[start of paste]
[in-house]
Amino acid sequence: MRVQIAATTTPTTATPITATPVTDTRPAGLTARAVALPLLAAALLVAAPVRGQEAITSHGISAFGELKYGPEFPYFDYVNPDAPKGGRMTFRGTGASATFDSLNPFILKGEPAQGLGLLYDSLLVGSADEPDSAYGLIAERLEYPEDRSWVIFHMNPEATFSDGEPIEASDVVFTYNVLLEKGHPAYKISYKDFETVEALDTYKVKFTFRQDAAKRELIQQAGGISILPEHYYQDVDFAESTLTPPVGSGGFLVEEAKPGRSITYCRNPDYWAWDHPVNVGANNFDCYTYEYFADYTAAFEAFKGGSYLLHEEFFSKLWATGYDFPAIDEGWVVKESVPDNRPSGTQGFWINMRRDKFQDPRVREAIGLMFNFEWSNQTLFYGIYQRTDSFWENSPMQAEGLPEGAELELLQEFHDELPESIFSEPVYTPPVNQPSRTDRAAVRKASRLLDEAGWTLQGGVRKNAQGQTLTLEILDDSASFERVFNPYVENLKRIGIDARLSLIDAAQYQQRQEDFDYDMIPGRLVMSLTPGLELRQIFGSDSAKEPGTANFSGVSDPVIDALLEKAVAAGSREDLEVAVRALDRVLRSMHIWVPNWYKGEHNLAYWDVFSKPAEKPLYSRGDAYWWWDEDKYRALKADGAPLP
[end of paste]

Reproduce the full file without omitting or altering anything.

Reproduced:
[in-house]
Amino acid sequence: MRVQIAATTTPTTATPITATPVTDTRPAGLTARAVALPLLAAALLVAAPVRGQEAITSHGISAFGELKYGPEFPYFDYVNPDAPKGGRMTFRGTGASATFDSLNPFILKGEPAQGLGLLYDSLLVGSADEPDSAYGLIAERLEYPEDRSWVIFHMNPEATFSDGEPIEASDVVFTYNVLLEKGHPAYKISYKDFETVEALDTYKVKFTFRQDAAKRELIQQAGGISILPEHYYQDVDFAESTLTPPVGSGGFLVEEAKPGRSITYCRNPDYWAWDHPVNVGANNFDCYTYEYFADYTAAFEAFKGGSYLLHEEFFSKLWATGYDFPAIDEGWVVKESVPDNRPSGTQGFWINMRRDKFQDPRVREAIGLMFNFEWSNQTLFYGIYQRTDSFWENSPMQAEGLPEGAELELLQEFHDELPESIFSEPVYTPPVNQPSRTDRAAVRKASRLLDEAGWTLQGGVRKNAQGQTLTLEILDDSASFERVFNPYVENLKRIGIDARLSLIDAAQYQQRQEDFDYDMIPGRLVMSLTPGLELRQIFGSDSAKEPGTANFSGVSDPVIDALLEKAVAAGSREDLEVAVRALDRVLRSMHIWVPNWYKGEHNLAYWDVFSKPAEKPLYSRGDAYWWWDEDKYRALKADGAPLP